Last week, Consultancy.uk reported that Deloitte was close to a takeover of Roland Berger. The accounting and consulting firm would be in extensive negotiations with the management team of the Germans. Meanwhile, more details regarding the acquisition of the strategy consulting firm have been leaked through international media in recent days. Ernst & Young, KPMG and PwC would also have mixed in the fight, even though Deloitte still has the best chances.
According to the platform 'Capital.de' Ernst & Young and PwC have joined the bidding for Roland Berger Strategy Consultants, a fact which is also supported by the French platform 'Consultor'. The revelation is however slightly inconsistent with earlier messages from among others the German newspaper 'Frankfurter Allgemeine Zeitung', which claimed that Ernst & Young and KPMG had infringed themselves into the discussions. Both sources base their claims on 'insiders' involved in the talks. On a positive note, the large majority of media do agree on one point: the advisory division of Deloitte - Deloitte Consulting - has the best papers for an acquisition.
Preference for Deloitte
Media reports suggest that - of the Big Four firms - Roland Berger partners would have a clear preference for Deloitte, stating that its better reputation in the consulting marketplace gives it an edge. In addition, Deloitte's strategy consulting offering is larger and deeper, also as a result of its recent acquisition of Monitor.
Chance of acquisition higher
According to analysts, the probability of a successful acquistion is substantially higher than 2,5 years ago, when the merger between Deloitte en Roland Berger was called off at the last moment. Three reasons stand at the heart of the argumentation. Firslty, Roland Berger recently spent a lot of money to support its international expansion plans. Although expansion has been substantial, with recent office openings in o.a. Manama, Bahrein, Beirut, Doha, Lagos en Seoul, a number of expansion steps have not yet monetized. Media reports hint that in particular the expansion in the US and the strengthening of presence in Zurich and Singapore have proven very costly.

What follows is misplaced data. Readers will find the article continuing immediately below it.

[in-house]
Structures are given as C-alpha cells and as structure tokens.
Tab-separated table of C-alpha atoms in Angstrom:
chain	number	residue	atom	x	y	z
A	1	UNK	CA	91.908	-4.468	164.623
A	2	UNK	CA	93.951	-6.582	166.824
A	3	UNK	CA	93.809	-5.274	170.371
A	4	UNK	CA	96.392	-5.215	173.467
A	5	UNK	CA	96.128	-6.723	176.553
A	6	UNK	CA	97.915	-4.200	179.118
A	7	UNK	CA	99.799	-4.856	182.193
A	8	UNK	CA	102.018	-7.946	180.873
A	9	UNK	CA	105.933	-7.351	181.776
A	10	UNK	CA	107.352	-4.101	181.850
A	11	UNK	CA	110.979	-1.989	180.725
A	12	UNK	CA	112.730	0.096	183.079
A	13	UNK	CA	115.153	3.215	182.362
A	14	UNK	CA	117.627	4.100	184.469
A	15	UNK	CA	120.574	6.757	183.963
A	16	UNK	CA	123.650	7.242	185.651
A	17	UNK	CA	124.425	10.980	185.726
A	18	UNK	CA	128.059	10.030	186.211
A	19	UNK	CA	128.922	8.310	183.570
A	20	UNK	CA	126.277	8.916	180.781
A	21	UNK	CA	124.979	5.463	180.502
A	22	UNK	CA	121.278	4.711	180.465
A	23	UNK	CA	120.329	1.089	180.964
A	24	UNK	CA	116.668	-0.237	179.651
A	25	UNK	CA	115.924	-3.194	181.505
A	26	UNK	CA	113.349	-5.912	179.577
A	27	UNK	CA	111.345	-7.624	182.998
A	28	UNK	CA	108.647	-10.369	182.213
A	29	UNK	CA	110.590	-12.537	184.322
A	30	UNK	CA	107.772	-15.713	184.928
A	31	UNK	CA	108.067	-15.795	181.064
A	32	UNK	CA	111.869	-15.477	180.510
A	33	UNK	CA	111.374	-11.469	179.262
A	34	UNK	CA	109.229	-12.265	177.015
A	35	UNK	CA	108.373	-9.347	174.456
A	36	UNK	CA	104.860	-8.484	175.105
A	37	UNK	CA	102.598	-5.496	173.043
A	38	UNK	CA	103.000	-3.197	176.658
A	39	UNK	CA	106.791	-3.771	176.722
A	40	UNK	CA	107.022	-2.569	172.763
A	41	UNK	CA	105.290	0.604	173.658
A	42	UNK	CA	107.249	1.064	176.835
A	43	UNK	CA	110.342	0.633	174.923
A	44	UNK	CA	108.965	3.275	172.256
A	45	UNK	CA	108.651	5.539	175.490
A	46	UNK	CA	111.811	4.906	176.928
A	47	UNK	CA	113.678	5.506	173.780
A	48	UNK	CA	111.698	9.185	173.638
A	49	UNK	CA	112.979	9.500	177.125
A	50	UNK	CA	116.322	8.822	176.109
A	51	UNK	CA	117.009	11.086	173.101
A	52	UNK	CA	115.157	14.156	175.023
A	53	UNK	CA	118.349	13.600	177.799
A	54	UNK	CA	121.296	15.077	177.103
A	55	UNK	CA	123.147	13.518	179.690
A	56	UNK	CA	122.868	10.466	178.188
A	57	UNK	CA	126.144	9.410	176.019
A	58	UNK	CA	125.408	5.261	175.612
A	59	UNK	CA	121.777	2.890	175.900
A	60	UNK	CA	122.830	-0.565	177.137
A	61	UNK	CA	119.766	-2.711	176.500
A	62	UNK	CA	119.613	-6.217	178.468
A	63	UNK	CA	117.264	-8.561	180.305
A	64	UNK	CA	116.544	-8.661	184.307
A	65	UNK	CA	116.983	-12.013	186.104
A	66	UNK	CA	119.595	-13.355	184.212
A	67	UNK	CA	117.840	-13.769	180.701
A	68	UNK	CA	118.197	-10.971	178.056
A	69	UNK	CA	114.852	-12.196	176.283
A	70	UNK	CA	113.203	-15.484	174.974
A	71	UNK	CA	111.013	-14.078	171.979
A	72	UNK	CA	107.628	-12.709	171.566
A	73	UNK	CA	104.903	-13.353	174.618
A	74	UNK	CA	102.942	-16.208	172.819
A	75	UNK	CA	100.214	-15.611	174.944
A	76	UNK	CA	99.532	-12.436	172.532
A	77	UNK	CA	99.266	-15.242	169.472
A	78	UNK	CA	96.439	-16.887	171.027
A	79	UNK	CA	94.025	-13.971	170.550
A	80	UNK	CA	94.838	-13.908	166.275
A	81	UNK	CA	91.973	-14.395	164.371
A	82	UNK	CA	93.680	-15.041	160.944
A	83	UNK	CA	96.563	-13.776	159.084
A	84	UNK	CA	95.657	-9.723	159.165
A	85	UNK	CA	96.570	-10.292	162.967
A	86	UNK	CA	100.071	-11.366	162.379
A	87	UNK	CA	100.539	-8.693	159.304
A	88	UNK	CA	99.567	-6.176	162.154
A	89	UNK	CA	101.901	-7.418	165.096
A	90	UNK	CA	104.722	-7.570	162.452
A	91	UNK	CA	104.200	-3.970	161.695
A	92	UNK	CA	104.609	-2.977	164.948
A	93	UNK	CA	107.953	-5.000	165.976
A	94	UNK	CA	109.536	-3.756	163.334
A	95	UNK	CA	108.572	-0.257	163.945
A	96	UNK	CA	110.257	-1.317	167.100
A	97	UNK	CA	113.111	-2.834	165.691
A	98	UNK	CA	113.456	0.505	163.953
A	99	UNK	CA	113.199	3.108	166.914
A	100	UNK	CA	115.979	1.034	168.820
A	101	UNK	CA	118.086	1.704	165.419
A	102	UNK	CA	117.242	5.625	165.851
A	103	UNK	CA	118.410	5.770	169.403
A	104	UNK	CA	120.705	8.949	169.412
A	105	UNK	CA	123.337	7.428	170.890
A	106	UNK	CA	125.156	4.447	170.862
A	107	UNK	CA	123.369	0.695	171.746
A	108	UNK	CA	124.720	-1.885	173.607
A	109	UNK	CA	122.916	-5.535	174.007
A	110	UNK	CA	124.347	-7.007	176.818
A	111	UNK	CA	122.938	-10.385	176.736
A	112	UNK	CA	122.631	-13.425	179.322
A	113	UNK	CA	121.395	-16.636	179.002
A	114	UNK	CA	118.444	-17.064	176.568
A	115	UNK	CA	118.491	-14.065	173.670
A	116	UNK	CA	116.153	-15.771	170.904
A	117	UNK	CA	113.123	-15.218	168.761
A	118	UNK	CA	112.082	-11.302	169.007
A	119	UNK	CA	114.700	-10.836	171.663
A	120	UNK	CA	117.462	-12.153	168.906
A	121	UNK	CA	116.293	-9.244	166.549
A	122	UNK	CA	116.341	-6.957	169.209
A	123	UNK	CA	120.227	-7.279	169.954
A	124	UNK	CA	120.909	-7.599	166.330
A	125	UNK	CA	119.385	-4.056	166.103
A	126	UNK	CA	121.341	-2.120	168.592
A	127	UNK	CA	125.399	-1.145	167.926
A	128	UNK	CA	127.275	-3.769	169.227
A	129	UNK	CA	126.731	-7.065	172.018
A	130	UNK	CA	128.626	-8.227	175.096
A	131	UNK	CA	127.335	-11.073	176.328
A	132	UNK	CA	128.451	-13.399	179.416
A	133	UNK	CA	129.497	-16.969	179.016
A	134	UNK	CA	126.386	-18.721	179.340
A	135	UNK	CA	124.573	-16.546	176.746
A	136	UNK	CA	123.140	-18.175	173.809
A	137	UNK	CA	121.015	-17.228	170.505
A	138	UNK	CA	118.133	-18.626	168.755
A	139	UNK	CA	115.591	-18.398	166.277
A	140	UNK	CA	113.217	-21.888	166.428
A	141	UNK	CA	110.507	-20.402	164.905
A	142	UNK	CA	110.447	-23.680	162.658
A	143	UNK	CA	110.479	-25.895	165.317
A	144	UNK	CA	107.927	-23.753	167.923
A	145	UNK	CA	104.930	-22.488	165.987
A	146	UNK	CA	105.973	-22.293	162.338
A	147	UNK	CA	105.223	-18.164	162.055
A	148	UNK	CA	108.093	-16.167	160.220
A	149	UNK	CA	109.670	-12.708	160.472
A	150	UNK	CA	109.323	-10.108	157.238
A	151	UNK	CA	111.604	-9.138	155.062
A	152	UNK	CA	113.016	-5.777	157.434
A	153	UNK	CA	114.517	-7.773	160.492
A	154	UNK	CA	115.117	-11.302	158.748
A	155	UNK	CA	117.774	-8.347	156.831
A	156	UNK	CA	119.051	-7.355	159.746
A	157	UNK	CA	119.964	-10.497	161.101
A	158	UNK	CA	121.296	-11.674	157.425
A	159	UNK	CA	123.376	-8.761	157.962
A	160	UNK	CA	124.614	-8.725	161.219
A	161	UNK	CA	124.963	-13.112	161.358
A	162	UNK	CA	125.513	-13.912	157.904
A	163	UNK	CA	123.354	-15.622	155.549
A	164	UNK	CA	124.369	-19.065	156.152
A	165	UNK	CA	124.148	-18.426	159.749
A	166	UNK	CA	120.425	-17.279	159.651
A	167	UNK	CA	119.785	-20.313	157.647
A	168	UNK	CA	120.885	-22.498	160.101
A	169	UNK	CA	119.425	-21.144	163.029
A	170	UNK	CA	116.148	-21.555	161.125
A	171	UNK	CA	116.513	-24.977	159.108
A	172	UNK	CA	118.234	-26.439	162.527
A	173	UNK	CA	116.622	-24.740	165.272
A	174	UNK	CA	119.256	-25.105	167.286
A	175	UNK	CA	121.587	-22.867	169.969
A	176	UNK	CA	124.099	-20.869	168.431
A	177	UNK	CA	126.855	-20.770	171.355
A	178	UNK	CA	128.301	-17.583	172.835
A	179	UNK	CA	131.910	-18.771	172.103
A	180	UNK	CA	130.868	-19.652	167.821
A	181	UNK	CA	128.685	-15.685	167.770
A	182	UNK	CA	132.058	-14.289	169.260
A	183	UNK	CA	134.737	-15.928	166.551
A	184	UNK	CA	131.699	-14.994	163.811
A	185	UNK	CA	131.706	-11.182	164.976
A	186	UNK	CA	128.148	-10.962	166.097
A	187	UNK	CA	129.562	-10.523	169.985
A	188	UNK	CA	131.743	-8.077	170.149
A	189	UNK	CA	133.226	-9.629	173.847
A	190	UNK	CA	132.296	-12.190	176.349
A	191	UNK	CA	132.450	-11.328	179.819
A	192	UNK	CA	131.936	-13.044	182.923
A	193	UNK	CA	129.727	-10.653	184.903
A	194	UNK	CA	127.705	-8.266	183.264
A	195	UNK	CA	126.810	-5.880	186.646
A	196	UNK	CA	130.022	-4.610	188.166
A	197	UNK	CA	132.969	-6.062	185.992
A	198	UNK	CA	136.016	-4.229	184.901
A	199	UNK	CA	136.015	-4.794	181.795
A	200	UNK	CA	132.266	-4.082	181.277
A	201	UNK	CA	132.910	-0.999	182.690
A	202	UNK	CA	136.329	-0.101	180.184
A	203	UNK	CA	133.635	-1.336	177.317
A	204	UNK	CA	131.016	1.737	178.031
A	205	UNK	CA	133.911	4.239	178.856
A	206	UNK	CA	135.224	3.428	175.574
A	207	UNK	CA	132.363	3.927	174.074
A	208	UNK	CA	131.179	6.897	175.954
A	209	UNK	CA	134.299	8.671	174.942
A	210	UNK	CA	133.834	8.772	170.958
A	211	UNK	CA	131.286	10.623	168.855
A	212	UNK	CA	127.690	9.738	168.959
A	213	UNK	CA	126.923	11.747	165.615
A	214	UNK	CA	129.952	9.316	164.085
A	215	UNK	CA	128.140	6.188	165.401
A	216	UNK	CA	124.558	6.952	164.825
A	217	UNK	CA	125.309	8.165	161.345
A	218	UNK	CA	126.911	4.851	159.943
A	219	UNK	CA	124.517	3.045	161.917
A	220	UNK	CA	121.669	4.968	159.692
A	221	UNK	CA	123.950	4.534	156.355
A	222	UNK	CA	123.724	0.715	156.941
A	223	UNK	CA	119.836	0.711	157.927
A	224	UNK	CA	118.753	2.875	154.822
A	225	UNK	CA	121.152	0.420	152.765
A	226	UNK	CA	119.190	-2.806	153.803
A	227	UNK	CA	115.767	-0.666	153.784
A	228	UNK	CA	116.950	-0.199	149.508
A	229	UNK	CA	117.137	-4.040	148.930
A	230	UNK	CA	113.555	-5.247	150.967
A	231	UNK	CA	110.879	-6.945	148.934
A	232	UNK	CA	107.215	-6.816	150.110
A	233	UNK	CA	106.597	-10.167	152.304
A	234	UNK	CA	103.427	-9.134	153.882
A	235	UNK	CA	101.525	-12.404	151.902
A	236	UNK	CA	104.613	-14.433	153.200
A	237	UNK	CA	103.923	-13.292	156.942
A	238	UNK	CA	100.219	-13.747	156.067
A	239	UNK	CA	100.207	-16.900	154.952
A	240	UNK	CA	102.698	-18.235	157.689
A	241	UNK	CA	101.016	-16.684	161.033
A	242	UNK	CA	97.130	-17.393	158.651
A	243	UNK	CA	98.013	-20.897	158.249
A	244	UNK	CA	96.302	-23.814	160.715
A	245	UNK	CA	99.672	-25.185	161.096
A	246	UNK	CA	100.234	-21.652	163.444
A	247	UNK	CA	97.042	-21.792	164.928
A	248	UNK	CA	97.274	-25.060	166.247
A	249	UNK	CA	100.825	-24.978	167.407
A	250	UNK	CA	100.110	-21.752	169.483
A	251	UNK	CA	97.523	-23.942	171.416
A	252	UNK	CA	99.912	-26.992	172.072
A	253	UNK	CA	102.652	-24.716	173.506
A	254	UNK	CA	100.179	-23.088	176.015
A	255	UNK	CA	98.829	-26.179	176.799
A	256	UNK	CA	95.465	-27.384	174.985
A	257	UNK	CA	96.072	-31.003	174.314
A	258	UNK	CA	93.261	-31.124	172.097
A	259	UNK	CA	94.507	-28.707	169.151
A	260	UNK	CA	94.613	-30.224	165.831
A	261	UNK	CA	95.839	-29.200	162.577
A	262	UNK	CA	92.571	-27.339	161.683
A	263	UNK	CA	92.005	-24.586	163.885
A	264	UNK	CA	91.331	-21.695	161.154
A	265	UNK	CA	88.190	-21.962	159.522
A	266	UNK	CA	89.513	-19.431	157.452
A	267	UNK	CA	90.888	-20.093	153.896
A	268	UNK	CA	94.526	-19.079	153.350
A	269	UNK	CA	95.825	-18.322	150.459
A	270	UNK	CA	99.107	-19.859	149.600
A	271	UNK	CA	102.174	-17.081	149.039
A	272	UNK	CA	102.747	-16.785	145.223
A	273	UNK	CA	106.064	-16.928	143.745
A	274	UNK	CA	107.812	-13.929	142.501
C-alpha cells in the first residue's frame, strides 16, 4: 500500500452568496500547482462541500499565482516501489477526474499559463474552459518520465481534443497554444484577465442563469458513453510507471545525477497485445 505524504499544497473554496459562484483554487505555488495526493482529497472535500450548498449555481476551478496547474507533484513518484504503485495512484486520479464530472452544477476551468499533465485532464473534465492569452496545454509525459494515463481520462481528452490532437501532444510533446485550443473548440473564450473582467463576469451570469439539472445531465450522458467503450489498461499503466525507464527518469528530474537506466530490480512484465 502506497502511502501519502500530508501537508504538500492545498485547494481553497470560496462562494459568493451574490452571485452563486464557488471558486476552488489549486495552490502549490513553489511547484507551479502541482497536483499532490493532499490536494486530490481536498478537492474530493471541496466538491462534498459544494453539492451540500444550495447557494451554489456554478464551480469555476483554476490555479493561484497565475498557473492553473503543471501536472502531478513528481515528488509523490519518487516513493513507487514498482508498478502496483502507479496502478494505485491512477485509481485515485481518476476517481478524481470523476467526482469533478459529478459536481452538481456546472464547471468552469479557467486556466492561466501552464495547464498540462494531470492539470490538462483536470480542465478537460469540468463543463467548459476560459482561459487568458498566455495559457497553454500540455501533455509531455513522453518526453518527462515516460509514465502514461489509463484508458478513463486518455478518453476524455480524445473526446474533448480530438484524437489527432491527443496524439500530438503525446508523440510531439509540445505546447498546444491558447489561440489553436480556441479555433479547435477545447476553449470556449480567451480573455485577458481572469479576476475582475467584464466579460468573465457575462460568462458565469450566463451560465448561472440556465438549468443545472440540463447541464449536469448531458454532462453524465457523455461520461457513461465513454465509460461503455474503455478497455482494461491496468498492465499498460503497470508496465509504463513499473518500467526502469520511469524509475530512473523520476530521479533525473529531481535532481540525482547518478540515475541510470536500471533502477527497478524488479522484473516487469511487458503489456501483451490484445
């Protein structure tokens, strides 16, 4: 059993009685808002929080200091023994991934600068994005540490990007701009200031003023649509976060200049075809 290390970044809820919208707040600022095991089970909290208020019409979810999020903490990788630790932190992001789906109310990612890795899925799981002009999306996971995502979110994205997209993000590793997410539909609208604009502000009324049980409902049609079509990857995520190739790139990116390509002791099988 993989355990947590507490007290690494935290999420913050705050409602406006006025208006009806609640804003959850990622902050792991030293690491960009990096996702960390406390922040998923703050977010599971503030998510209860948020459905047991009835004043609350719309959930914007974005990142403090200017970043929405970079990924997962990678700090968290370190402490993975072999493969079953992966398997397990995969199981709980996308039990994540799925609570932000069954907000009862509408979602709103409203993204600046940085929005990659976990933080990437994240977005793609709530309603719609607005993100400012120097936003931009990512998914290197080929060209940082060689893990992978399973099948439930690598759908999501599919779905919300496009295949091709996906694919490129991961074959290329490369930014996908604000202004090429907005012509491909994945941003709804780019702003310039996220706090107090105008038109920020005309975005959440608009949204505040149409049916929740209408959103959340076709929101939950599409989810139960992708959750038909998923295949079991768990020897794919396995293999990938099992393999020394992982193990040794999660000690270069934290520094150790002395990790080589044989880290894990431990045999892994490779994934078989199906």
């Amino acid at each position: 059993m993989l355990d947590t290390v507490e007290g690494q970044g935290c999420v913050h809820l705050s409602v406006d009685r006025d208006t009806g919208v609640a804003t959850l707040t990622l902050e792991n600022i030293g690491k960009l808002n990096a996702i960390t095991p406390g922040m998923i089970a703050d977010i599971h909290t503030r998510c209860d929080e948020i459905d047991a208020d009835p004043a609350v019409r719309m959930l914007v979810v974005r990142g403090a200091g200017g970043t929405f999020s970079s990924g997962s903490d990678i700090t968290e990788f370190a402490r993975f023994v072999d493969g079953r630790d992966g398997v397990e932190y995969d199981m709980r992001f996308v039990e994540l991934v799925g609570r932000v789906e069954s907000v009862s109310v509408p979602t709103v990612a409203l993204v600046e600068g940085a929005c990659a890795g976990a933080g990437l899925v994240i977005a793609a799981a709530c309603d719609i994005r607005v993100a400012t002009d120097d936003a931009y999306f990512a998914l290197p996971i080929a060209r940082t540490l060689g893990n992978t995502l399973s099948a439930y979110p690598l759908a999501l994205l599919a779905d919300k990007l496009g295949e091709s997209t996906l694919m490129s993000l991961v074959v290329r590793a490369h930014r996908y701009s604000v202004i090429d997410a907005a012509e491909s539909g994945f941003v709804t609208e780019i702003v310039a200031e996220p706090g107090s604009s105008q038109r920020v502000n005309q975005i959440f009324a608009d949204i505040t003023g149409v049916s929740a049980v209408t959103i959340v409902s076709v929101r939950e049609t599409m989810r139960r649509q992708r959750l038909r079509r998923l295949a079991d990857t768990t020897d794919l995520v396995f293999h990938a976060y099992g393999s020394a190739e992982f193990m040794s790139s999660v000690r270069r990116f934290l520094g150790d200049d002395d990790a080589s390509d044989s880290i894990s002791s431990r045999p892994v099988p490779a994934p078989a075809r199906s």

Secondly, the crisis has put a large strain on the strategic growth plans of Roland Berger and partners are wondering whether or not organic growth can realize the long-term objective of seriously competing with the American market leaders McKinsey & Company and Boston Consulting Group.
Thirdly, and perhaps most importantly, the founder of Roland Berger would now be more positive against selling the firm. During the previous negotiations he reportedly found the top management of Deloitte, "arrogant" as he later described them. American media suggest that Deloitte has this time round used a more careful and constructive approach. Similar to the previous round of discussions, two hard conditions for Roland Berger are 'significant autonomy' within Deloitte and a company name that maintains the Roland Berger brand. Both firms have allegedly agreed to use 'Roland Berger Strategy Consultants Deloitte', similar to the 'Monitor Deloitte' approach following the Monitor acquisition.
Both Deloitte and Roland Berger declined to comment to Consultancy.uk, stating that they never comment on acquisition speculation. In the coming weeks Consultancy.uk will continue to closely follow the case.